Menswear loves mining the past. Whether it’s vintage, vintage-inspired or a full reproduction, old is nearly always in. Our favorite recent reboots are these formerly sleepy brands, now reenergized.
Starting as a shirtmaker in 1969, Milanese brand Aspesi had become a favorite outfitter of discerning Italians by the late ’80s and ’90s. It specializes in what founder Alberto Aspesi likes to call “normal” clothes, but crafted with exceptional fabrics sourced from niche mills around the world: Japanese-nylon raincoats, Irish-linen trousers, washed-chambray shirts. That DNA is still guiding Lawrence Steele, who was appointed creative director in 2020 after consulting with the brand in various capacities for roughly 25 years, as well as designing for his own label and Marni. Given his intimate familiarity with Aspesi, Steele is simply honing the house philosophy of simple, pragmatic garments of the highest quality. “A brand working on reduction in design, singling out iconic pieces that talk to everyone but that say different things to different people is very contemporary,” he says. His first collection, released this fall, focused on tailoring, with minimalist Crombie coats and double-breasted jackets, while his most recent work is a meditation on shirting, rendered in everything from featherweight cotton poplin to denim and silk.
More than a few cashmere-centric brands have popped up in recent years, and all of them owe some gratitude to Lucien Pellat-Finet, who Women’s Wear Daily referred to as “the prince of cashmere” when he launched in the early ’90s. The designer’s streetwear-inflected sweaters, in eye-popping neons and tie-dye or emblazoned with cheeky pot-leaf or skull motifs, became a hit with everyone from Tom Cruise to Princess Charlotte of Monaco. But as fashion moved away from novelty graphics, Pellat-Finet’s playful designs lost their edge. This year, the brand was reborn (and abbreviated, to Pellat-Finet) without the punky flourishes for which it was once known. Rather, the new incarnation is a study in understatement, with a tight selection of timeless silhouettes—crewneck, hoodie, quarter-zip—offered in solid hues and several different weights. The cashmere yarn, carded and spun in Italy or Scotland and tailored in London, is as sumptuous as ever. And for those old-school fans concerned that the brand has lost its sense of whimsy, fear not: Along with classic navy and gray, color options include bubblegum pink and highlighter yellow.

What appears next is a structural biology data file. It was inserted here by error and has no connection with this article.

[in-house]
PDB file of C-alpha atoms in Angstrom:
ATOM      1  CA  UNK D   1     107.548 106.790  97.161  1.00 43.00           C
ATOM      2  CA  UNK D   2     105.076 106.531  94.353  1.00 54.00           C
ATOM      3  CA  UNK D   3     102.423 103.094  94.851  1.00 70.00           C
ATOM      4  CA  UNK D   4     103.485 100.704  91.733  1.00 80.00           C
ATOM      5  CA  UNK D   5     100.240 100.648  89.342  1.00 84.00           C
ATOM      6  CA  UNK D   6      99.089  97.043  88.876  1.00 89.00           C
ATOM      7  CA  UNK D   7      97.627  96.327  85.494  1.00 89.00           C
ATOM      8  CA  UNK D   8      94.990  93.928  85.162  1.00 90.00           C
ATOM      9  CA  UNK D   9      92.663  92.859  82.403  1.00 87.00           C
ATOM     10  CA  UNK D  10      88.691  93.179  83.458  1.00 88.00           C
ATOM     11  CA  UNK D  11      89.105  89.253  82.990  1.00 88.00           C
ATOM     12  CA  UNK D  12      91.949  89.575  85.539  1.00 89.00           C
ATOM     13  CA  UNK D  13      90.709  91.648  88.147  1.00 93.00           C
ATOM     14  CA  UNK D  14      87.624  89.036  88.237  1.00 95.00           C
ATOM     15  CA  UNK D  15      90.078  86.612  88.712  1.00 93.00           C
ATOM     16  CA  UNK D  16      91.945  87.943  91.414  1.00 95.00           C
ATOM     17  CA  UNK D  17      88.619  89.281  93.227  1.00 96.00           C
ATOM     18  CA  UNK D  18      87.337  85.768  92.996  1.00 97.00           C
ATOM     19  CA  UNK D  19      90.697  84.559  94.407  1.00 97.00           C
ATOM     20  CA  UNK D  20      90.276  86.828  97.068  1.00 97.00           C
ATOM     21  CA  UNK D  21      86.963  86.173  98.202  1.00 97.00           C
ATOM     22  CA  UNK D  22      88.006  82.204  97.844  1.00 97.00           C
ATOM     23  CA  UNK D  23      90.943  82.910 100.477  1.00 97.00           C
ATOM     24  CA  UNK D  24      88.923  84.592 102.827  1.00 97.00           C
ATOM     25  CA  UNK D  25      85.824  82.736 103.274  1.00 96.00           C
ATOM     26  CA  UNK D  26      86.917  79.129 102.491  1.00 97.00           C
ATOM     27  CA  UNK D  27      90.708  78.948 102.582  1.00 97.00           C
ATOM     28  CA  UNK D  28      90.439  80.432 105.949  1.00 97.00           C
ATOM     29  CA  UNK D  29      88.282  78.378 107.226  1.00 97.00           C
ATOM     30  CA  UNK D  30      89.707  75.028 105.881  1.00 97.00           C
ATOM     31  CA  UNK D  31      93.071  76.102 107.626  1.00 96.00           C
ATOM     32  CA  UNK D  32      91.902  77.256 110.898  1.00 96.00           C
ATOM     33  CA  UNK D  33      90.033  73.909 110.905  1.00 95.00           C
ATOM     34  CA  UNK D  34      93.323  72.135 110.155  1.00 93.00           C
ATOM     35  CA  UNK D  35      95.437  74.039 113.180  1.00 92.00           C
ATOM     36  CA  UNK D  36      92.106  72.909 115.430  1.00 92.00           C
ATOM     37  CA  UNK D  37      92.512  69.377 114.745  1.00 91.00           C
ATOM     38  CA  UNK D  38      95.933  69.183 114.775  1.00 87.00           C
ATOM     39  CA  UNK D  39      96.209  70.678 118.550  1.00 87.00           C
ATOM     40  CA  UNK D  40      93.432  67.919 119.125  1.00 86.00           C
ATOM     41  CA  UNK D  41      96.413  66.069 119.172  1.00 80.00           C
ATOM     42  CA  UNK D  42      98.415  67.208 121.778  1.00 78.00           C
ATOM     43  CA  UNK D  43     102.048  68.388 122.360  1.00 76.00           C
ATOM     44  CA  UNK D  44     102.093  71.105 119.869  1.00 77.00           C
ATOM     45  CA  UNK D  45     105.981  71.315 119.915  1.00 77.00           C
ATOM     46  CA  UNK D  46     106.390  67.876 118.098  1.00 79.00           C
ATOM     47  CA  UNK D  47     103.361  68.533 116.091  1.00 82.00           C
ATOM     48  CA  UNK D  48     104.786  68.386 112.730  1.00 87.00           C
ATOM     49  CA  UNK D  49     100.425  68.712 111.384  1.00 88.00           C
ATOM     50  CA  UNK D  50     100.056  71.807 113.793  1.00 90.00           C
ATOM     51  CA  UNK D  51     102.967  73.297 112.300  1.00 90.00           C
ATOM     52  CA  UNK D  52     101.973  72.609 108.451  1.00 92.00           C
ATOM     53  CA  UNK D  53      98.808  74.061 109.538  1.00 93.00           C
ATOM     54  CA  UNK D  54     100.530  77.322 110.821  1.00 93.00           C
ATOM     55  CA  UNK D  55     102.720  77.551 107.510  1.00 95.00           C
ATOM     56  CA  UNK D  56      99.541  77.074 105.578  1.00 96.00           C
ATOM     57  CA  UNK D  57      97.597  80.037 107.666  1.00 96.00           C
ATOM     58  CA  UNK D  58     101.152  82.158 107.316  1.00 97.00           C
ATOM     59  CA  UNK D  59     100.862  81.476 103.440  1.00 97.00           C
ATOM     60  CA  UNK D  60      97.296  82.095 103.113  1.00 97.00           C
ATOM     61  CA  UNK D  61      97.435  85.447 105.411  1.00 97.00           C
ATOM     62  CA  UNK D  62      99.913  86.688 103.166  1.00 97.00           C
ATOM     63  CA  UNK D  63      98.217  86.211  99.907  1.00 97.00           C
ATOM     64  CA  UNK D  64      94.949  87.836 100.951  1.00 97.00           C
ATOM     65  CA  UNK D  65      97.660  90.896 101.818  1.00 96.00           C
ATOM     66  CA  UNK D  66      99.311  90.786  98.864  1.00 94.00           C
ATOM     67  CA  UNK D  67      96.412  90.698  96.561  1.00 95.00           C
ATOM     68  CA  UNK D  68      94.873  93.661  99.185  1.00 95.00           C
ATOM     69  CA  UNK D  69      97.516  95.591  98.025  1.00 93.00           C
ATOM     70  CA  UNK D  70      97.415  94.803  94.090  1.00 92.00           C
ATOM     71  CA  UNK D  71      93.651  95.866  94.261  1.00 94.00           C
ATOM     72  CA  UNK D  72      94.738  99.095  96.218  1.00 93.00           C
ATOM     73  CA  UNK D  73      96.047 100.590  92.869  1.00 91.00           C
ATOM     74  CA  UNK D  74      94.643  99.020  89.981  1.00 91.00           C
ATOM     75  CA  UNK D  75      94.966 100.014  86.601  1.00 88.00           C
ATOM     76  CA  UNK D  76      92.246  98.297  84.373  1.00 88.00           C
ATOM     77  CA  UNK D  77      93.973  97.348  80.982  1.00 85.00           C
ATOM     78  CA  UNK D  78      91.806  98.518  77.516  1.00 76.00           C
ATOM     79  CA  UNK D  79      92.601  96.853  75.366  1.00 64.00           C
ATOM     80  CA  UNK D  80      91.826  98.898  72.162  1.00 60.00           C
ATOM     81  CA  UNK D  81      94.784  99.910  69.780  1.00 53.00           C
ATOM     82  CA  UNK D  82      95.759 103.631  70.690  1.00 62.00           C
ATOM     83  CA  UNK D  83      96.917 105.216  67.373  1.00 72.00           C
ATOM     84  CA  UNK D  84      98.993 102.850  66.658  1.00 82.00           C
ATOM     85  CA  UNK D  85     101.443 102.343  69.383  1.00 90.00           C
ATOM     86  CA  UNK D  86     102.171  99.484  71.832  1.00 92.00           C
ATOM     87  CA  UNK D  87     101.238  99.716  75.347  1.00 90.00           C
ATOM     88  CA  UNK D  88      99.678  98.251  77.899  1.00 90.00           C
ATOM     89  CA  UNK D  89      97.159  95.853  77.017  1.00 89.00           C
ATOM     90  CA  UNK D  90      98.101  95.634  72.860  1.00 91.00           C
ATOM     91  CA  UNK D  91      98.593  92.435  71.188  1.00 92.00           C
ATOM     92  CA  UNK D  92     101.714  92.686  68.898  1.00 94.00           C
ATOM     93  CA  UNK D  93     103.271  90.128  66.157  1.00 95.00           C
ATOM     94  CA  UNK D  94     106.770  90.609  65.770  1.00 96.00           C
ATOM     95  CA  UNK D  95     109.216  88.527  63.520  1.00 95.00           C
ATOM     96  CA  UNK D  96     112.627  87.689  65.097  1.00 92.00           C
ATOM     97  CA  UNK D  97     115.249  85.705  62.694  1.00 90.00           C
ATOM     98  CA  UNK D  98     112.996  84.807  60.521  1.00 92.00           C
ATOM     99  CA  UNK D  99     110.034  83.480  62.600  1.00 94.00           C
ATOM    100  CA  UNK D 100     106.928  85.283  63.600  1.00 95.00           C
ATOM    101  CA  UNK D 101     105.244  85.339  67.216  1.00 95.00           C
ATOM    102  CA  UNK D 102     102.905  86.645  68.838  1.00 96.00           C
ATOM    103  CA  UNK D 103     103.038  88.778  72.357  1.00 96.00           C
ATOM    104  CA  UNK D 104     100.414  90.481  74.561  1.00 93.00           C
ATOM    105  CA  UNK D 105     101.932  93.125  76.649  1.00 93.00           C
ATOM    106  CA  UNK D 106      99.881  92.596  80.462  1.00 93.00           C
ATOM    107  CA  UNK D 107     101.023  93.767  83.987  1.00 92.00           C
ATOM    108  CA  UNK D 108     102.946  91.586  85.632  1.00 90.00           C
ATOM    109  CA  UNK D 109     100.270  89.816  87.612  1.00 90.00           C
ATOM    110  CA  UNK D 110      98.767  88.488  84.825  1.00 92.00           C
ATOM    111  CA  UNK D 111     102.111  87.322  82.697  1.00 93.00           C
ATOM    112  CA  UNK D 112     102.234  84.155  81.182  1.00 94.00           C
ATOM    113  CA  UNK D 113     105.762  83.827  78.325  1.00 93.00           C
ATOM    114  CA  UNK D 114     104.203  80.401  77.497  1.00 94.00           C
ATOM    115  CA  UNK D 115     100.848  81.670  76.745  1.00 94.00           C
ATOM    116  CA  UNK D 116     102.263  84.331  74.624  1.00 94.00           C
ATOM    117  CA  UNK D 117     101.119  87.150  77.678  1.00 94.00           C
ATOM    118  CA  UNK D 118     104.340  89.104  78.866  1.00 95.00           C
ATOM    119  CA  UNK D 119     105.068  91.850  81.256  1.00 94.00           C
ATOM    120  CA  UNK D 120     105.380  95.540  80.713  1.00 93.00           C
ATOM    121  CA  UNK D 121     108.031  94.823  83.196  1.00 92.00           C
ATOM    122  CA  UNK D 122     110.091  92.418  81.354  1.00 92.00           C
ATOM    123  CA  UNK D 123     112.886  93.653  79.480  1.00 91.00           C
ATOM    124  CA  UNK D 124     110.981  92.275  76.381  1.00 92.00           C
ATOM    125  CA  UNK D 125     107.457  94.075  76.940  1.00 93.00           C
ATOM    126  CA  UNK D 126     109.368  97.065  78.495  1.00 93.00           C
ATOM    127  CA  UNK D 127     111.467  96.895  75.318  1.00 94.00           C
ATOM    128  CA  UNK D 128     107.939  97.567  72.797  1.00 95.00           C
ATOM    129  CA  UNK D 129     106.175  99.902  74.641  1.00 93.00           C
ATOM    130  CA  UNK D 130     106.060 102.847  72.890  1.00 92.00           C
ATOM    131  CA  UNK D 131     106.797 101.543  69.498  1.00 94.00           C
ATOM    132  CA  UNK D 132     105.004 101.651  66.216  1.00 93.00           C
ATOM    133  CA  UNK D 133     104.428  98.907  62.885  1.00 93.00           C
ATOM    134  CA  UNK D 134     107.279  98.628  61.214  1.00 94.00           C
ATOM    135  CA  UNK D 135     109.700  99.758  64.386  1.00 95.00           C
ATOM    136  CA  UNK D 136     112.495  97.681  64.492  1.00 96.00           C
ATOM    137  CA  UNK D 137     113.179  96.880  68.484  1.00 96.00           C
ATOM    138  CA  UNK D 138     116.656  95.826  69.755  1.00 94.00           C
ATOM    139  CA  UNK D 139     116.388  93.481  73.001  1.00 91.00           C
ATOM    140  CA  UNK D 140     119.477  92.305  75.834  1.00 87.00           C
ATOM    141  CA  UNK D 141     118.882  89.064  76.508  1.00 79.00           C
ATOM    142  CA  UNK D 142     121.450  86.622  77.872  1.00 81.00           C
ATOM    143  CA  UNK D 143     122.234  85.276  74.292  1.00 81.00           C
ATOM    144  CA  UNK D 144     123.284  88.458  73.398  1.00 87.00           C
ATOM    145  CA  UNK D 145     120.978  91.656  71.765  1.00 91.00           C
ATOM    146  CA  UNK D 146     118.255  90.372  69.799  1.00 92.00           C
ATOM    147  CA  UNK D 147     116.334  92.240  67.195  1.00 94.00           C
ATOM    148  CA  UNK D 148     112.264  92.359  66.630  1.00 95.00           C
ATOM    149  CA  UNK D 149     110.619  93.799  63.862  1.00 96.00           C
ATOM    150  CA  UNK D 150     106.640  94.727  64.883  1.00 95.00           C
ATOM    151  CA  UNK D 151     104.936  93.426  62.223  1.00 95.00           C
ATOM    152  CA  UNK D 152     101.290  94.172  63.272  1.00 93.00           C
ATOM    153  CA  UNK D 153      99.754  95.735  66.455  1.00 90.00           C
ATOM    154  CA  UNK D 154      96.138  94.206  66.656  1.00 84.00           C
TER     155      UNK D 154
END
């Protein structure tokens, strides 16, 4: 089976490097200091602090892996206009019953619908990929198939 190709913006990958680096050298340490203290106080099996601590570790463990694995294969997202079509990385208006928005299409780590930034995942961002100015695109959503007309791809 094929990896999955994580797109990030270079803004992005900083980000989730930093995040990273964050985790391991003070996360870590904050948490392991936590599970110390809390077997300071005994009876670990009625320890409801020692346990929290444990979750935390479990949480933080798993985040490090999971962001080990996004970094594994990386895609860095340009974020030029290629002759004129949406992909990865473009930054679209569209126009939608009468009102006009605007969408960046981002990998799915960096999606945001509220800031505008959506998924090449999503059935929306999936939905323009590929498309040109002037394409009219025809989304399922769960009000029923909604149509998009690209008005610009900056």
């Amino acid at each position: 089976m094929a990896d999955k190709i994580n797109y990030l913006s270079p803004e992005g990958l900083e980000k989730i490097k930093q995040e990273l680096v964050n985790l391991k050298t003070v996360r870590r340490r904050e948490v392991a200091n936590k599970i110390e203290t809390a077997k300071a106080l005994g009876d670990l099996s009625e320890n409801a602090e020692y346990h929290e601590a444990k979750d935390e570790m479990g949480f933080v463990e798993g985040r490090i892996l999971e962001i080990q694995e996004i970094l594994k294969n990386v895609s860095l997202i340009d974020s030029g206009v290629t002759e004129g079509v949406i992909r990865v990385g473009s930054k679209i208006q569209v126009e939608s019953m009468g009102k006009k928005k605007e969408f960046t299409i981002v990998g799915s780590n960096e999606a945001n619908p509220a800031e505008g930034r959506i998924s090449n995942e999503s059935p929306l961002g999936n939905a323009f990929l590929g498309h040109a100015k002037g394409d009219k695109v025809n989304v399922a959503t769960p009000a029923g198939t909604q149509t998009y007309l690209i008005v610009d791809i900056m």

One of the few luxury leather specialists based in America, Ghurka has been crafting its bags in Connecticut since 1976. Its designs, initially inspired by a trove of patinated wares found at a British commander’s estate sale‚ evoke the pragmatism of military gear using fine French calfskins and its signature cotton twill.
The brand’s anti–It bags were popular among the preppy set in the ’80s, but over time and changes in ownership, Ghurka’s identity wandered off course. John Truex, who cofounded luxe leather-goods label Lambertson Truex and has designed for Tiffany & Co., was enlisted last year to help right the ship. He began by looking to old catalogs, reinstating a briefcase-tote-bag hybrid called the Overlander and introducing the Gearpack, a many-pocketed crossbody style built for the modern commuter. Truex was particularly attracted to Ghurka’s emphasis on function as much as form: “There isn’t anything frivolous that’s in or will be in the collection,” he says. “There’s a reason for everything.”